I stand by what I did. It was a decision made based on the circumstance of what the school and teacher did and open communication with other parents.

    Incidentally, my husband was bullied terribly in school - the worse sort - Think shoved in the locker, having to hide in the toilet until everyone's left the school or risk getting beaten up. The school, his parents, the bully's parents could not solve the problem. So, he took up Tae-kwon-do and Karate to solve the problem. And when he could fight for himself, that was when the bullying stopped.

    I don't need a speech from you about professionalism and standards. Just because you're a teacher, you should know (better)? What about what I know as a parent?

    I know we are never going to agree. So I'm going to suggest that we agree to disagree.

    There are lots of solutions - mine was less than ideal - I would like to stress that it is not the PC solution. I am being judged (far worse) because I am a teacher and a parent. We can't just air PC opinions/solutions. Each parent should be entitled to do what they see fit.

    Look, I'm the sort of parent who would complain or write the teacher a note when he comes home with a bruise or bite and his teachers know that. I only intervene when my child says he doesn't want to go to school. Life is a tough playground. And for boys, it's even tougher. I don't want my child to be a bully - he is not. He needs to be able to stand up for himself and not run to mummy for solutions all the time.

    This is the situation - 12 boys, 1 bully. 11 other parents teaching their child to push back. What would you do? Complain to the school about the other parents? Call a meeting of parents to not raise their kids that way? I merely went with the flow. I'm not a whinger. I don't have the time. I am a working mum. If you're a mum with time in your hands to deal with the other 10 parents, GREAT! I'm not one of them.

    And, if I'm being judged to be less than professional, then so be it. I'm not going to lose sleep over it. I'm not raising my child to become an active member of a cottonwool generation.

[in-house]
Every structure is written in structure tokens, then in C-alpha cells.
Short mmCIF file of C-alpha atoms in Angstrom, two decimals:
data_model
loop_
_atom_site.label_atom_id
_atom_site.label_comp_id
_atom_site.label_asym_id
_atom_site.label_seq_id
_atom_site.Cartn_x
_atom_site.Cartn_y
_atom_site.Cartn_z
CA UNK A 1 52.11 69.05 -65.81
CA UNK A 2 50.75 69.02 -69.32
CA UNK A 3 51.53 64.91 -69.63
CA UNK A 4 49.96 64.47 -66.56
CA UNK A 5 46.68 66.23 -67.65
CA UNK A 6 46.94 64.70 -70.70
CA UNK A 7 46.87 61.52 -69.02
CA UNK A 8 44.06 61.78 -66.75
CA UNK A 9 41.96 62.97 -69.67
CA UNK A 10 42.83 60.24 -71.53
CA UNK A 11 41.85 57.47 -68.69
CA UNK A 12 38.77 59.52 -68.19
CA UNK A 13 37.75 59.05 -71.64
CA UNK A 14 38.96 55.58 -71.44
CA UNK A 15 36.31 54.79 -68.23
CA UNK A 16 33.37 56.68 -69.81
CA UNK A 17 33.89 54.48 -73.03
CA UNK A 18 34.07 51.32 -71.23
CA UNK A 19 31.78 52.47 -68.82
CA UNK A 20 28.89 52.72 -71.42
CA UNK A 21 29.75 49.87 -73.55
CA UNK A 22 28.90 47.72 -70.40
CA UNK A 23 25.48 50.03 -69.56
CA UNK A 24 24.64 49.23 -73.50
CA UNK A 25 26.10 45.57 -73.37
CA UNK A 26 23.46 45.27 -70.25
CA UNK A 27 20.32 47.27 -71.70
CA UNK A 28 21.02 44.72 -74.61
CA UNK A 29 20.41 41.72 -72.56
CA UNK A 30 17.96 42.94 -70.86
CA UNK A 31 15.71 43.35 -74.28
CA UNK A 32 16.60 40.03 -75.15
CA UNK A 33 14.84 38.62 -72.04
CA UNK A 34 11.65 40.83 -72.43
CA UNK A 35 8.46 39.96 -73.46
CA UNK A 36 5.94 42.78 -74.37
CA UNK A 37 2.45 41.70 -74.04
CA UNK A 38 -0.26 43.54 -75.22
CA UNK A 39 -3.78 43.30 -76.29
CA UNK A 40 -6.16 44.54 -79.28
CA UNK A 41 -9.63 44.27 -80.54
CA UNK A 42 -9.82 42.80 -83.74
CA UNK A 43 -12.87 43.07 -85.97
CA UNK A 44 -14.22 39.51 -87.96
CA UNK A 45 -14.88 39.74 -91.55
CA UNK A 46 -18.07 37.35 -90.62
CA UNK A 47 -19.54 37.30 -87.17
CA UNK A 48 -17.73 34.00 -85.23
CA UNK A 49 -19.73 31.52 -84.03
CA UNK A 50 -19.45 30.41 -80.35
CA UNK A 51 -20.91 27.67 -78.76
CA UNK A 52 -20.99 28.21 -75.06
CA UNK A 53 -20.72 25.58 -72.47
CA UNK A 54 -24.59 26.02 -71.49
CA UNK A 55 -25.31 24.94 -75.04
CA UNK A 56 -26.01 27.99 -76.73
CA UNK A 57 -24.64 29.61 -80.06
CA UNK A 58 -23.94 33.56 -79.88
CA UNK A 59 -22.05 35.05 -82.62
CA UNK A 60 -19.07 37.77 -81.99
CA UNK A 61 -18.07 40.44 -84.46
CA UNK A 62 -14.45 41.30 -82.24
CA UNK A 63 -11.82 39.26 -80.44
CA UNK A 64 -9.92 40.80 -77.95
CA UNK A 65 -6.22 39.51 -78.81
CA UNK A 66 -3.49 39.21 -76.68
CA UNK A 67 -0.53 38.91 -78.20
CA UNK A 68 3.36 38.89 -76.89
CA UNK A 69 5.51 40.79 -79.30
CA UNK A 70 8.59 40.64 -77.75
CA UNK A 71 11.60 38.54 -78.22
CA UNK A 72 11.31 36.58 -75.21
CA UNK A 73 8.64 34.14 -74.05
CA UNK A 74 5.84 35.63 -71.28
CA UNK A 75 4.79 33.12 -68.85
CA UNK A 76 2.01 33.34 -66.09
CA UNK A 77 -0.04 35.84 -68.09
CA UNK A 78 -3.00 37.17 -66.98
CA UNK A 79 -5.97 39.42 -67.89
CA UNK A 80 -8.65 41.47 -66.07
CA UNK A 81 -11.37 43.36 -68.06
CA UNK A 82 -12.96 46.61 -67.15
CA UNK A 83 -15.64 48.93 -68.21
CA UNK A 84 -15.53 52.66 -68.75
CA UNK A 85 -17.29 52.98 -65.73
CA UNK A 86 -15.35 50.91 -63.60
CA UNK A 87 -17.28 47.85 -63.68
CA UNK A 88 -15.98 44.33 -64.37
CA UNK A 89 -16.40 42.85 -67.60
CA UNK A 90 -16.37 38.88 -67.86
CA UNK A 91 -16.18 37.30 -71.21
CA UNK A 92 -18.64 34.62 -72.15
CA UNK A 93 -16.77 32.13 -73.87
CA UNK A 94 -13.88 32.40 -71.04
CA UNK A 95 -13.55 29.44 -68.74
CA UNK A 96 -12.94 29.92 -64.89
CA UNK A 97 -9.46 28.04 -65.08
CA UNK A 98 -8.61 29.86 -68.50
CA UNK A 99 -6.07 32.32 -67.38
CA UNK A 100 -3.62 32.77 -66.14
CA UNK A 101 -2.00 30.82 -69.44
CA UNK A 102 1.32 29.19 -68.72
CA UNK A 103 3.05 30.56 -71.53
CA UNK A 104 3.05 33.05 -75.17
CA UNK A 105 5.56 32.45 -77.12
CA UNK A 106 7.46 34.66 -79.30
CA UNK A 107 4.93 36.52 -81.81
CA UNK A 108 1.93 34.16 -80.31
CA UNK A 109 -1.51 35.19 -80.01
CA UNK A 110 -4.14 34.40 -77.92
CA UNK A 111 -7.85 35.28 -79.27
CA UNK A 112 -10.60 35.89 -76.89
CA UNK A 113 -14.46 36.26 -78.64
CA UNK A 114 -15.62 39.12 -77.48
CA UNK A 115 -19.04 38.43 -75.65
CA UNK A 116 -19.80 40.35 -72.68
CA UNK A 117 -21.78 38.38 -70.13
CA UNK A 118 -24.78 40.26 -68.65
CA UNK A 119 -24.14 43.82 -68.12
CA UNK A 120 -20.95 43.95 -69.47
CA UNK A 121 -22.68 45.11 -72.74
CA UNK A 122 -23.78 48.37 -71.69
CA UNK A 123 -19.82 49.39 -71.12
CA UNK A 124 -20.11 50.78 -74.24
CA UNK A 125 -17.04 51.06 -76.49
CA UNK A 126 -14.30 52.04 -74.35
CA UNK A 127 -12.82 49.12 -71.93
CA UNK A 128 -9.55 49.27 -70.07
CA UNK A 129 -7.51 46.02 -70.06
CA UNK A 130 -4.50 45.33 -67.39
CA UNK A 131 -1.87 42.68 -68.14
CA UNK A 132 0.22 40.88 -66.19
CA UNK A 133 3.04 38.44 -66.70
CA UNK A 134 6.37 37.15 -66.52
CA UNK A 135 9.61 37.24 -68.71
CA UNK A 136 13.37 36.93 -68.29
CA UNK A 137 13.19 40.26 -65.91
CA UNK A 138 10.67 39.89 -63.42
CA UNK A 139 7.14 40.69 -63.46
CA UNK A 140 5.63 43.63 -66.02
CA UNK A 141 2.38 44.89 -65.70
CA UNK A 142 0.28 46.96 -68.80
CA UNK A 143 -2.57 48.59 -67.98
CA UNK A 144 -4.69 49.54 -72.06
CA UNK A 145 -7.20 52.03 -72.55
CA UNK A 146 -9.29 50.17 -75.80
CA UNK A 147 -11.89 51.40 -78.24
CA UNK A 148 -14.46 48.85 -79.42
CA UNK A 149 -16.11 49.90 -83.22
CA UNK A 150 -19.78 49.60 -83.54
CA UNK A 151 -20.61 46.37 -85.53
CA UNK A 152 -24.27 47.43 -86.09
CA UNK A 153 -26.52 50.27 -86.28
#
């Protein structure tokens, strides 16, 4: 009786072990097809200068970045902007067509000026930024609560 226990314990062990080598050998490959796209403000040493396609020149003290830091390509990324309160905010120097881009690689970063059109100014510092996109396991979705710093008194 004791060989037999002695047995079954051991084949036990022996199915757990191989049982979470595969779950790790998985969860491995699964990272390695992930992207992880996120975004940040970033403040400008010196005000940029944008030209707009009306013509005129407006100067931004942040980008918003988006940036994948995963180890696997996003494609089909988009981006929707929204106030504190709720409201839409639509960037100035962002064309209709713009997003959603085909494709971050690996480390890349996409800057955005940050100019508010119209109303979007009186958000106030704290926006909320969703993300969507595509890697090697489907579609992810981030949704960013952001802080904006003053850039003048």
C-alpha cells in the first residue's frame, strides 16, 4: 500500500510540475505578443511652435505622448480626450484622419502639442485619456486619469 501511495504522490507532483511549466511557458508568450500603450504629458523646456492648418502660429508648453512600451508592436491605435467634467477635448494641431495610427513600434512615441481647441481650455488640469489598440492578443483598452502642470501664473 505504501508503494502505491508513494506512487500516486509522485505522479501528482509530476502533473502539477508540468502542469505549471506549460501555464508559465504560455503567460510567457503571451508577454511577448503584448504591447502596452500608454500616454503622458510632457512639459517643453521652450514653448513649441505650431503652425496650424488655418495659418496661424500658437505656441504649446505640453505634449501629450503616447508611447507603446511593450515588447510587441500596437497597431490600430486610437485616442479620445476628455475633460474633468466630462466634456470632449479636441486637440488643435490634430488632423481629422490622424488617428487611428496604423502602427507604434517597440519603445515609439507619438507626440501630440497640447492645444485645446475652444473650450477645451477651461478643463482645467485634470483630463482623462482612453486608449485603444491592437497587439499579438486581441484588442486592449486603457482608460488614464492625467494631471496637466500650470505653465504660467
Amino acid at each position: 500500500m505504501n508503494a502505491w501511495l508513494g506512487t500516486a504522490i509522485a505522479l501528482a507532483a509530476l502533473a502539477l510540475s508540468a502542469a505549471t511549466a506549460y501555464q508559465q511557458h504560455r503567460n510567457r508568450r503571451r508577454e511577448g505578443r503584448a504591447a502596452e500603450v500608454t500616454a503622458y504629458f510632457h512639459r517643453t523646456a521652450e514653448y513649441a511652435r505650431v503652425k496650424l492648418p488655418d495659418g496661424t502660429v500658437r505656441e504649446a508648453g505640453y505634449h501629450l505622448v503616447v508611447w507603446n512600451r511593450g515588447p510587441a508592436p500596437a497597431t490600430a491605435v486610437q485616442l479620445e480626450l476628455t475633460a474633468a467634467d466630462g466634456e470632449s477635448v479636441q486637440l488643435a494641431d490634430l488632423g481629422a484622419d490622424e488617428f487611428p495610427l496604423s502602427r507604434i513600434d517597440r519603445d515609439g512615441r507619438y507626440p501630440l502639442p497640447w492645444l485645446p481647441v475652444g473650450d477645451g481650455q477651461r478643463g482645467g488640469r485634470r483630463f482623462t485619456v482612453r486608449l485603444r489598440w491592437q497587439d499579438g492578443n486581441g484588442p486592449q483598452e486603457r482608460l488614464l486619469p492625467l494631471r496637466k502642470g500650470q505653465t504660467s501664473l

Also, this is HK. There are limitations to what I can do as a parent as the waiting lists in ALL international schools are long. Try being that parent. Ring the school each time there is a problem. Try telling them that you are not happy about how they are dealing with the problem. See if the teachers are happy to write a happy report! I'm not willing to risk my child's place in primary school so that I can be a professional teacher over a parent who fits the mould.

    All international schools have a section for teachers to comment on how parents of the children are. We've had to do that for several applications. The teacher's response is sealed and you will never know. What i do know is that my child's gotten into an international school without an interview. So again, apologies for being a parent first over being a teacher! I'm not cashed up and get corporate sponsorship for a school placement.
    Last edited by TheQuasimother; 10-10-2010 at 09:15 PM.
    “If you want to get to the castle, you’ve got to swim the moat.” Richard Jenkins in Eat Pray Love

  5. #21
    HappyV is offline Registered User
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    So now it's because your child is waiting for an international school place?
    So it's OK for you, as a trained teacher, to publicly advocate violence as a solution, on the grounds that you do not want to upset your child's teachers, but it's not ok for someone else to point out that teacher training isn't everything? I know I am connecting two threads, but I still find your stance on this quite strange. Presumably your child attends a school where all the staff are 'trained' - in which case, your comment questions their professionalism - that if you tried to solve this situation 'properly' (for want of a better word) that they would take it out on you in a report?

    I still don't follow your logic - because what you are saying is not logical. Aren't you more worried that one of his teachers may write in a report that your child has been seen hitting another student, even if it was provoked? (And believe me, in an international school application, that comment would be taken far more seriously than any observation about the parent!)

    "So imagine, if I'm a trained teacher and am not perfect ... !"
    Lastly - I am a trained teacher: so you can keep the inference to yourself. The bullying I experienced was easily as bad as what you describe: are you now a bullying expert because of your husband? But teachers with decades of experience but no qualifications don't know what they are talking about? It's the double standard that cannot be justified.

    We all make decisions for our children that are not perfect and are based on the best we can do at the time. However, when you openly criticise others, you also need to be open to someone calling you on being hypocritical.